TBILISI (Reuters) - Georgia will lift its lockdown in the capital Tbilisi and allow shops to reopen on Monday as part of a gradual easing of coronavirus restrictions, Prime Minister Giorgi Gakharia said.
He told a televised cabinet meeting on Thursday that a lockdown imposed in another large city, Rustavi, would be lifted on May 14. The country would reopen to foreign tourists from July 1, with domestic tourism resuming from June 15.
Tbilisi, Rustavi, Batumi and Kutaisi were locked down on April 15, with bans on vehicles entering or leaving. Batumi and Kutaisi were released last week.
Georgia still has a state of emergency until May 22, which includes a night curfew, the closure of restaurants, cafes and most shops, the suspension of public transport and a ban on gatherings of more than three people. Grocery stores, pharmacies and petrol stations remain open.
Gakharia said retail and wholesale stores, except those selling clothing and footwear, would reopen on May 11, provided they were not located in shopping malls.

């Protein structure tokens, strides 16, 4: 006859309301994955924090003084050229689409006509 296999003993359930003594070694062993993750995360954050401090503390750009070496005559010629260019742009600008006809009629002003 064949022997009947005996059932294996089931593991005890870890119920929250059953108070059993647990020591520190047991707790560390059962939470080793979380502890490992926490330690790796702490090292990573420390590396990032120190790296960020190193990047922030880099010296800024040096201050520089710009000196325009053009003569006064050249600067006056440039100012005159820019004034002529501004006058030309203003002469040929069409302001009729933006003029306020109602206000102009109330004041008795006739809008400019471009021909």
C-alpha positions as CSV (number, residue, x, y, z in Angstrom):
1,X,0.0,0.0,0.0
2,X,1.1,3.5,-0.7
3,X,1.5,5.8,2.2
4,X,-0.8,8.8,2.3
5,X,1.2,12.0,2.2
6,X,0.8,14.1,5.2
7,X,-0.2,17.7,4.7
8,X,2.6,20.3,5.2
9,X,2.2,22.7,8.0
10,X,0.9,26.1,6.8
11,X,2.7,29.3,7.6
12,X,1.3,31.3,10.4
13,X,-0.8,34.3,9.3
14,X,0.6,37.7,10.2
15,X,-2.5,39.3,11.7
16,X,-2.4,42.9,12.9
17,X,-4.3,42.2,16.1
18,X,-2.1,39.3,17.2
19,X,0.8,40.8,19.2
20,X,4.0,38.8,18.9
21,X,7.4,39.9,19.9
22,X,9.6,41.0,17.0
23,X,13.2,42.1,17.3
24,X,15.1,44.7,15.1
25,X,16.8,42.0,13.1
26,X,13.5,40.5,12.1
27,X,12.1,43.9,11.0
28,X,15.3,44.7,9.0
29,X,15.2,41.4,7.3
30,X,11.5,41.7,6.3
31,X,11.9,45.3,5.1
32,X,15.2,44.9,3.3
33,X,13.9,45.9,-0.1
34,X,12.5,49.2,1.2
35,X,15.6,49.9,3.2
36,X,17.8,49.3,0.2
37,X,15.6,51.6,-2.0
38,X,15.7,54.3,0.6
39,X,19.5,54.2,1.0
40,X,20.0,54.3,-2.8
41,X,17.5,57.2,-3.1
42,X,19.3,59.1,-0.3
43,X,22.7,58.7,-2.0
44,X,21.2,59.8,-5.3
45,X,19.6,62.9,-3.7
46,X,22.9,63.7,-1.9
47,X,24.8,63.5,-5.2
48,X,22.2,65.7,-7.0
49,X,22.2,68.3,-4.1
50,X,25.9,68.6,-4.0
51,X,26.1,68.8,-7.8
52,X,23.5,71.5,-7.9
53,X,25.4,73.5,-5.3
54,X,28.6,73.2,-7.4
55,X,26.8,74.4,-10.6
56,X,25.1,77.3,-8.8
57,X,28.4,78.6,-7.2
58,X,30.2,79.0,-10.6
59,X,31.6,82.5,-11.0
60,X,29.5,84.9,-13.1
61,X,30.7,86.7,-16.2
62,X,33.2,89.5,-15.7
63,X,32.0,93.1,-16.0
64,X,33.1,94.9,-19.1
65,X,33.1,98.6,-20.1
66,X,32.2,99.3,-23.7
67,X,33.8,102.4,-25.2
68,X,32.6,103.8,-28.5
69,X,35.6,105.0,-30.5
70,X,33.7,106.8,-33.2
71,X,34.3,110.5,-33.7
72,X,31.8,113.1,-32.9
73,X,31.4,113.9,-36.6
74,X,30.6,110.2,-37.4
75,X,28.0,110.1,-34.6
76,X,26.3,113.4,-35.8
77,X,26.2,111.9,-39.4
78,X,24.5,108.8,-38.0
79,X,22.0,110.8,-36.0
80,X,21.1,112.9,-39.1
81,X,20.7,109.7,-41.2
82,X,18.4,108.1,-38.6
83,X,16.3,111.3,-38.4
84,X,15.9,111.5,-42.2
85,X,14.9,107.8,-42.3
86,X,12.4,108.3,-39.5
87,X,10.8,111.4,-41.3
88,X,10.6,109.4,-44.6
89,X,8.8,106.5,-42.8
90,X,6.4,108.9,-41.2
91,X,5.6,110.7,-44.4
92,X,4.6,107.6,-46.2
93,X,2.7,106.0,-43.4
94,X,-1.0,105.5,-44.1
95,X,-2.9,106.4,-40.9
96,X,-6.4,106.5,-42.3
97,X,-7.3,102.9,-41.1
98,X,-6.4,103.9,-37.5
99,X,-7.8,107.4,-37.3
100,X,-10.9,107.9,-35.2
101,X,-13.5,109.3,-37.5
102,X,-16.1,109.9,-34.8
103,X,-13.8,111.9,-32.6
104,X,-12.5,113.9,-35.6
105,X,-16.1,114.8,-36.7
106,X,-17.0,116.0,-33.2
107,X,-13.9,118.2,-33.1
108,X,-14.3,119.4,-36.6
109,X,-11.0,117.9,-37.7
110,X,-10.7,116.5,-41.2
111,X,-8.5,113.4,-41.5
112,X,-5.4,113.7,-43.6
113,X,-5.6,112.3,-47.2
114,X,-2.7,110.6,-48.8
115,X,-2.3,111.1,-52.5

The construction and automotive sectors were allowed to resume on May 5.
Georgia reported 615 cases of the coronavirus as of Thursday, with nine deaths.
Georgia should promote itself as a safe destination to attract tourists after restrictions are lifted, Economy Minister Natia Turnava said.
“The world knew us as a country with an ancient hospitality tradition, now the world should recognise us as a safe country destination,” Turnava said.
Tourism in Georgia was booming but the coronavirus dealt a savage blow to an industry that attracted millions every year.
Five million tourists visited Georgia in 2019, 7% up from the previous year. International travel income was $3.3 billion last year and the sector’s share in the country’s gross domestic product was 11.5%.
Turnava said enterprises linked to tourism would be given income and property tax breaks, while a refund of value-added tax for companies would be doubled to 1.2 billion lari ($375 million).
Individuals and tourism-related companies will be permitted to defer interest on bank loans for four months, while self-employed workers in the sector and those forced to take unpaid leave would get financial aid from the state.
Editing by Giles Elgood